The year-on-year growth rate of the Bulgarian economy during the third quarter of the year stands at 3.9 percent, indicate data of the National Statistical Institute. In the past two years, the growth rate has ranged from 3 to 4 percent.
“At this time, this is the maximum we can achieve with the capital and workforce available, and we are not the only ones to be saying it. The European Commission is saying it in its assessments, so is the International Monetary Fund,” said economist Desislava Nikolova from the Institute of Market Economics in an interview for Radio Bulgaria.
“The things that restrict growth most are the shortages of every kind of labour, migration and the negative population growth. Since 2015 the country has registered a growth rate that is higher than the average for Europe, yet, compared to the countries of the region, our own performance is mediocre. There are countries in Central and Eastern Europe that are growing faster than we are. Romania has held the record for some time, but the growth there is due to a powerful financial shot in the arm. History shows that no good can come of this. Growth in Romania is not sustainable because it is financed with big budget deficits and that means falling into a debt spiral. I hope Romania will not become a second Greece, but that is precisely where the road they have taken is eventually going to lead them.”
Desislava Nikolova says consumption in Bulgaria is still the main driver of growth. Employment is going up very quickly, and that automatically means an increase in earnings and a better consumption capacity. This is having its effect on the real estate market, with a distinct stimulation of real estate transactions and a rise in house prices in big cities.
“Interest on deposits is currently close to zero and people are not encouraged to save money and look for other investment opportunities,” says Desislava Nikolova and adds:
“We are also seeing a high rate of durable goods consumption. After a long period of putting off purchases, people are now sure enough of their earnings and have been buying more and more durable goods, most of all home appliances and technology. Exports are also faring well. The export of services merits special attention, because it is thanks to these exports that the country has, for some time, been registering a current account surplus. This surplus is due to the enormous revenues from tourism. Low-cost airline services have boosted tourism towards Sofia and Bulgaria’s summer resorts enormously. Transport revenues are also appreciable.”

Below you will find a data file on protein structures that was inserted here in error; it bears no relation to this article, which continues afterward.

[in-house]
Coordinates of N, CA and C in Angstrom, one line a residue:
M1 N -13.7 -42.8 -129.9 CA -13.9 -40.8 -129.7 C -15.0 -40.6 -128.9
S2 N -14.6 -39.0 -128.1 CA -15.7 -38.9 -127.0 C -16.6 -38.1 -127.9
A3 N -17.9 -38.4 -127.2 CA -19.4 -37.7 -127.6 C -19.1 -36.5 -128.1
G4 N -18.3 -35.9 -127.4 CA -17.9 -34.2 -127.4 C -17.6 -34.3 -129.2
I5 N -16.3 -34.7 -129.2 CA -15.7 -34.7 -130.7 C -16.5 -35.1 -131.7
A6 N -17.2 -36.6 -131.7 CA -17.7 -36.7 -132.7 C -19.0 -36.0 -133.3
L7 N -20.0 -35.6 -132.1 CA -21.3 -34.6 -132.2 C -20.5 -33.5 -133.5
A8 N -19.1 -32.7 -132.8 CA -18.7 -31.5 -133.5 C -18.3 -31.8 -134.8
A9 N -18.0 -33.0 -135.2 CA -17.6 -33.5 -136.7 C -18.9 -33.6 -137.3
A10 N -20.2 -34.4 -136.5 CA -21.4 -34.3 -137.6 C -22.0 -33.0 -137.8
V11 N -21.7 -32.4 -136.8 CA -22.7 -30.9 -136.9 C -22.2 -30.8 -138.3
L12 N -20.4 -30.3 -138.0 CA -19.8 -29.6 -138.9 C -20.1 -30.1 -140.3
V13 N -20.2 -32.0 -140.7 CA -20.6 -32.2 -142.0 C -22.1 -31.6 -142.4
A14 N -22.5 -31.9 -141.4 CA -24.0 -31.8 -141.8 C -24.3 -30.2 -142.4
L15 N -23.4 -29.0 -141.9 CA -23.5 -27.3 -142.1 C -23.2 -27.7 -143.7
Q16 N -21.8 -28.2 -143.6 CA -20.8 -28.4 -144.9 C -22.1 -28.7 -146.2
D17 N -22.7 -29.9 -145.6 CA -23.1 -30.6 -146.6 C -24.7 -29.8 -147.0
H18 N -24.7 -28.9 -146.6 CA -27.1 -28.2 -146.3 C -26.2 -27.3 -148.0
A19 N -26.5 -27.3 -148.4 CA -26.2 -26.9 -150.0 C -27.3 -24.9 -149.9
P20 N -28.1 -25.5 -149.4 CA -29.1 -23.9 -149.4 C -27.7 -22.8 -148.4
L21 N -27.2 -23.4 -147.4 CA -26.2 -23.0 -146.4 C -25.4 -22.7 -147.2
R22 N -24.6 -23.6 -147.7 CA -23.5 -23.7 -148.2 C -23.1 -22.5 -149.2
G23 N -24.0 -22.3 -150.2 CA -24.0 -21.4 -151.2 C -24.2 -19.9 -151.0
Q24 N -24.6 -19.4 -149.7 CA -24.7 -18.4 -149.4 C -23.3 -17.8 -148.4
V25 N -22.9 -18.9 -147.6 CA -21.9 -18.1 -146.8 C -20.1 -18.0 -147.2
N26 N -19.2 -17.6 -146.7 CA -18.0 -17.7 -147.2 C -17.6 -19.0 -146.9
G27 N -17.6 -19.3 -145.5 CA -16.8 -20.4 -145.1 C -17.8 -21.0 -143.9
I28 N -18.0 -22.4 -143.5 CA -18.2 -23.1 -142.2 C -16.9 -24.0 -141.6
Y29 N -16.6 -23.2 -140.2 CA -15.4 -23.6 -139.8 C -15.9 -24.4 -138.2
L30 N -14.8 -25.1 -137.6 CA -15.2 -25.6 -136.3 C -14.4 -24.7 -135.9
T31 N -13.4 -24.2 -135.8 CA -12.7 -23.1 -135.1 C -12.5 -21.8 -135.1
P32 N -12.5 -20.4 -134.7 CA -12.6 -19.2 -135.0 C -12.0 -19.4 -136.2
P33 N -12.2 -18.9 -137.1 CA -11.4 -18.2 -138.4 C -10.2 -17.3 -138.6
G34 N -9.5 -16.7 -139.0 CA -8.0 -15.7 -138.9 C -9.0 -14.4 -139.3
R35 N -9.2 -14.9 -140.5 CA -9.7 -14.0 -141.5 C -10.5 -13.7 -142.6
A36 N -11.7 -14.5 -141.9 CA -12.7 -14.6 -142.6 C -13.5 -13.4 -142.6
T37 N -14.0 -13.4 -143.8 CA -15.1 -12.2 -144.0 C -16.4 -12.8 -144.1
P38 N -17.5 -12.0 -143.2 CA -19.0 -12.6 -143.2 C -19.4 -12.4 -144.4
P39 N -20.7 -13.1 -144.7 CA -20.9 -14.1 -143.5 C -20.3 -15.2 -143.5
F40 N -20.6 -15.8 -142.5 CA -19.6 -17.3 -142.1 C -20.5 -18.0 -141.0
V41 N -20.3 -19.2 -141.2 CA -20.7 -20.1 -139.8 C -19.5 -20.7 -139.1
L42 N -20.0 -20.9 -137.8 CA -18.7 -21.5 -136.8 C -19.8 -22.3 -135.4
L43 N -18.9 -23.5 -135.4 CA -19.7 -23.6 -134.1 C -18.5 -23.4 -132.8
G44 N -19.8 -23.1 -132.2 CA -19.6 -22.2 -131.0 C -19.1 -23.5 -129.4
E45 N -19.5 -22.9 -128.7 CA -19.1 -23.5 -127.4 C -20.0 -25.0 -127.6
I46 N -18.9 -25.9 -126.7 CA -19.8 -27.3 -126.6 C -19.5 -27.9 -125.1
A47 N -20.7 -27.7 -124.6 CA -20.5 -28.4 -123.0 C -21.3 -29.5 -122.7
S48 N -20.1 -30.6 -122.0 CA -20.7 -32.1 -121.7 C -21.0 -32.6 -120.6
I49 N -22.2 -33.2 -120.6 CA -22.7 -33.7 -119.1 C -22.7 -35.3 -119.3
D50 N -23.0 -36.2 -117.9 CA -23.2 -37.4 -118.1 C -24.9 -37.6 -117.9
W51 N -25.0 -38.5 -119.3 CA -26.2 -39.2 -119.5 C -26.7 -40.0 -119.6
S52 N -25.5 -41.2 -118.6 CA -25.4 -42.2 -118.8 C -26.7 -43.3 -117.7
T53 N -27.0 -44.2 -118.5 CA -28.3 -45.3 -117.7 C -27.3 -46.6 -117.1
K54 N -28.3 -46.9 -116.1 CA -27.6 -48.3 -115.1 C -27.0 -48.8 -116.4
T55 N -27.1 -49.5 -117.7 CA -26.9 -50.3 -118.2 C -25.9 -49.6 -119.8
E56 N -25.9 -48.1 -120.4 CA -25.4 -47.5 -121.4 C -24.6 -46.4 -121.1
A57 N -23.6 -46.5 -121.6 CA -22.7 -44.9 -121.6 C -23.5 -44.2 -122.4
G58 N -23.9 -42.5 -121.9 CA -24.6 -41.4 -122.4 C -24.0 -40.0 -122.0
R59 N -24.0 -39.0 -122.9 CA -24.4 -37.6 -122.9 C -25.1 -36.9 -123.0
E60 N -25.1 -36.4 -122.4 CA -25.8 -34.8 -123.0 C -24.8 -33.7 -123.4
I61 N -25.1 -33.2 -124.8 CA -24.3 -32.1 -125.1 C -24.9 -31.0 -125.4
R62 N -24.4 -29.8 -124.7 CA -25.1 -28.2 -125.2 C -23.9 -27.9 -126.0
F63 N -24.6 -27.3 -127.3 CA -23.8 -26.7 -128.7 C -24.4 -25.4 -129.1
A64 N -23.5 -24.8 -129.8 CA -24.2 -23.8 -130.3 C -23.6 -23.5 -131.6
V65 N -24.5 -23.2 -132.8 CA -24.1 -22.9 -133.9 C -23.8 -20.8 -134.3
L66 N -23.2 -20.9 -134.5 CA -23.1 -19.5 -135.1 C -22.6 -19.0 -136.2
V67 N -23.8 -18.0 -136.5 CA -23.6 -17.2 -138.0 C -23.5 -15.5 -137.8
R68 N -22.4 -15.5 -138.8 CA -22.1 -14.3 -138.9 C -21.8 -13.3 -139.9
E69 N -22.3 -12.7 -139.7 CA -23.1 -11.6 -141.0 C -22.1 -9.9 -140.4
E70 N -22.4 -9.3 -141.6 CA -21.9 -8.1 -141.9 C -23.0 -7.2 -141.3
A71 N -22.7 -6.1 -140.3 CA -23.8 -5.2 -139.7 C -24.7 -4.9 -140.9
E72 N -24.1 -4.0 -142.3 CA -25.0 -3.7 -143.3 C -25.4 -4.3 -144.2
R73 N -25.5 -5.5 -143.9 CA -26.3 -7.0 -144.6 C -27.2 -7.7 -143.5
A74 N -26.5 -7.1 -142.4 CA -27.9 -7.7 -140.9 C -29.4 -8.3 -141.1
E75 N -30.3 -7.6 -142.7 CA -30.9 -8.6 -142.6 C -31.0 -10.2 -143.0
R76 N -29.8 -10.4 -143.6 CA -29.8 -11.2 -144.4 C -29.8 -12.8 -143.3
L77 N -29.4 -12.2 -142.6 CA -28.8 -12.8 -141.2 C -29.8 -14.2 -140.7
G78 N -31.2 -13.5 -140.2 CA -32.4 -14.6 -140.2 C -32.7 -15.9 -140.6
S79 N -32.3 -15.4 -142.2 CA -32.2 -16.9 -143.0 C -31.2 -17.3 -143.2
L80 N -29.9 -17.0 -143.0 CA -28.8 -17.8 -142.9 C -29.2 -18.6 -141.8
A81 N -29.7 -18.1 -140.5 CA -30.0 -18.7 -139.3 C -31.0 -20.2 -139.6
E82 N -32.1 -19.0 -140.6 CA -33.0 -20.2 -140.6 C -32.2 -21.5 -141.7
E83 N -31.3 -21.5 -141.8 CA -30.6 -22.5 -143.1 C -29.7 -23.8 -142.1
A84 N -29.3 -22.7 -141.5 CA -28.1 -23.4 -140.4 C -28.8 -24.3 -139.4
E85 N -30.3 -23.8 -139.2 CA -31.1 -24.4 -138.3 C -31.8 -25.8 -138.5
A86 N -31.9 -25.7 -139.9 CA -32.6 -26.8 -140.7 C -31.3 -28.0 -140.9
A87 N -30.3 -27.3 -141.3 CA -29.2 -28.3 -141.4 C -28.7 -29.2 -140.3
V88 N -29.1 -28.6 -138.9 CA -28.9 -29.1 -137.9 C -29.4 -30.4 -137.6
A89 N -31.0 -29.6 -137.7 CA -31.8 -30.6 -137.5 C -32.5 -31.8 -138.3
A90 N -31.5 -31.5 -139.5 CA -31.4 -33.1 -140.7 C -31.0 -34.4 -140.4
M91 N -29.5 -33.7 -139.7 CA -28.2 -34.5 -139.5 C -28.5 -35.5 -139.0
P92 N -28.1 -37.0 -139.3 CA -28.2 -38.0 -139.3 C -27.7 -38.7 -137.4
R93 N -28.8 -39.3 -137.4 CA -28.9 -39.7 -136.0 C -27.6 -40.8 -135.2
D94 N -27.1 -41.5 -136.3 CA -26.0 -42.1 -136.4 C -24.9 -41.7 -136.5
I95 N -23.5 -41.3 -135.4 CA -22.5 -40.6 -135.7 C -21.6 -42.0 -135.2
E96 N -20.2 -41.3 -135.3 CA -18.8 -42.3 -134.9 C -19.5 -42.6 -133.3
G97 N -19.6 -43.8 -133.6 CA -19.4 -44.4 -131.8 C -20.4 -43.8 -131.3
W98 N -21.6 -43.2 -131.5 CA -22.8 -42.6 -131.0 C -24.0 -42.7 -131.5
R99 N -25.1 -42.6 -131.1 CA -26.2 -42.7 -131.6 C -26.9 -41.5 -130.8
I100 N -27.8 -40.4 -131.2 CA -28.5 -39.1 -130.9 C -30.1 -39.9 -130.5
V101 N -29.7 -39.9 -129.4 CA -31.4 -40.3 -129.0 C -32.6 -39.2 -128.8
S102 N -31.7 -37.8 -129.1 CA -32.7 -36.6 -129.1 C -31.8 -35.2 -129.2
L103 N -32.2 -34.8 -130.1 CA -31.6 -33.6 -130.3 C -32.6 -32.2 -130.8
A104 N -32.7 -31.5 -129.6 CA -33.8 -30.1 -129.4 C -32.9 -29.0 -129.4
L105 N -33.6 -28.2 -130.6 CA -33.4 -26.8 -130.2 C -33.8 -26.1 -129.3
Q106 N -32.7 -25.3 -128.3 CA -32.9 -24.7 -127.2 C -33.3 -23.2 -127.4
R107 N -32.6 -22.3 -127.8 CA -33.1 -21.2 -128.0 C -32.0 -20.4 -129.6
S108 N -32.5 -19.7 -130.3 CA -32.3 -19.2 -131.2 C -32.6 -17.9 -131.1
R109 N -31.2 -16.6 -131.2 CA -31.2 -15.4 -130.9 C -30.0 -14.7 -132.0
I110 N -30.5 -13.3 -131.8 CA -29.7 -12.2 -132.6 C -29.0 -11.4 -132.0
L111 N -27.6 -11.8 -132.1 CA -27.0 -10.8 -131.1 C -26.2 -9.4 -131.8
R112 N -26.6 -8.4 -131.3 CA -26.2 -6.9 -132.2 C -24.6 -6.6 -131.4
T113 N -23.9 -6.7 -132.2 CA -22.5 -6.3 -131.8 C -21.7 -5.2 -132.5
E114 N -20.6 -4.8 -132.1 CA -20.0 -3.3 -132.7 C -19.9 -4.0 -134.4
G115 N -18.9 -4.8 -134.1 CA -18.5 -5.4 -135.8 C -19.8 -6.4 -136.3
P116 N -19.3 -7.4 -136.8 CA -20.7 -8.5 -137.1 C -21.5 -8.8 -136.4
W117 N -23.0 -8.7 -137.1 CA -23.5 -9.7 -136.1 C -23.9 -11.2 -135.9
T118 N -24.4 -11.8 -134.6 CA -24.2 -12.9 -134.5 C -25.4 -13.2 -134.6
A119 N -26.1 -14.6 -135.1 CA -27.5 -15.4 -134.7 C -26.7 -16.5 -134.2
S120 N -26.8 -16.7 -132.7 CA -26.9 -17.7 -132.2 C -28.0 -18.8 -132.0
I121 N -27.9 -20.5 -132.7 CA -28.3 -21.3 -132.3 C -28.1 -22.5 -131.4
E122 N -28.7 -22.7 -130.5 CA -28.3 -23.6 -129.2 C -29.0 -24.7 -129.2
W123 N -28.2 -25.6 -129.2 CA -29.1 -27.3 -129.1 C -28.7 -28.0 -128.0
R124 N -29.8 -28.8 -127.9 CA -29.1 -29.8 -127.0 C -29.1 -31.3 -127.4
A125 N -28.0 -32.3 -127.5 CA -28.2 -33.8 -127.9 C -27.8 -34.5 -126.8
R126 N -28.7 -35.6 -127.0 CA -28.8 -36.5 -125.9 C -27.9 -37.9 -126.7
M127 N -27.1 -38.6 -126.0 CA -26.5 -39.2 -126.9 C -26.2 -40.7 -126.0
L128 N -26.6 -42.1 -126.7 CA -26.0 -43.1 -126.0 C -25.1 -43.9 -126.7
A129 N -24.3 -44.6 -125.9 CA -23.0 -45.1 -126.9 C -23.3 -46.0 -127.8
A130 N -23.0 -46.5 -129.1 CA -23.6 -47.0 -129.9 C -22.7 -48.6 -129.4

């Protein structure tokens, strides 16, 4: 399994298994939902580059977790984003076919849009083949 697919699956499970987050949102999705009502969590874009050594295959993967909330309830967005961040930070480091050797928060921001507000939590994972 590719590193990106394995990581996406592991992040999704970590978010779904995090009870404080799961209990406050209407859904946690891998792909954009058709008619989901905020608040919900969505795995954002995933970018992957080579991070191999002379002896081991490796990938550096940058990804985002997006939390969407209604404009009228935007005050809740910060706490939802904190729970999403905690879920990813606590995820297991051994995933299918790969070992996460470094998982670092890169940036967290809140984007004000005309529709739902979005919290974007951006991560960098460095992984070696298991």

Nikolova says that the current economic situation is conducive to accumulating a surplus and it is difficult to comprehend why, against the backdrop of this high economic growth rate, the deficit set down in the 2018 budget is 1 percent of the GDP.
“Money is still being poured into unreformed sectors like health care,” Desislava Nikolova says and goes on:
“If we take a look at patient satisfaction we shall see that Bulgaria is once again bottom of the list of European countries, i.e. people are not growing more satisfied with the health service. We are pouring money into a system which is producing an increasingly poor result, while people employed in the system are underpaid. As a result we are seeing a mass migration of medical experts towards Western Europe. To put through any decisions in this sphere will take a great deal of spunk. The monopoly of the National Health Insurance Fund must be broken and some of the health contributions must be channeled towards private funds, where control over payments will be much more rigid.”
For 2018, the Institute of Market Economics is proposing an alternative budget, with a surplus amounting to 1 percent of the GDP, which, Desislava Nikolova says is absolutely attainable in the current good economic conditions. In this budget, there is less administrative expenditure and some tax preferences have been dropped. The Institute says it is utterly inconceivable to raise taxes when there is growth.
“The country’s budget for 2018 envisages a 1 percent rise in pension contributions and higher minimum insured income thresholds for a number of professions and employees. In our alternative budget there is no such thing,” says Desislava Nikolova.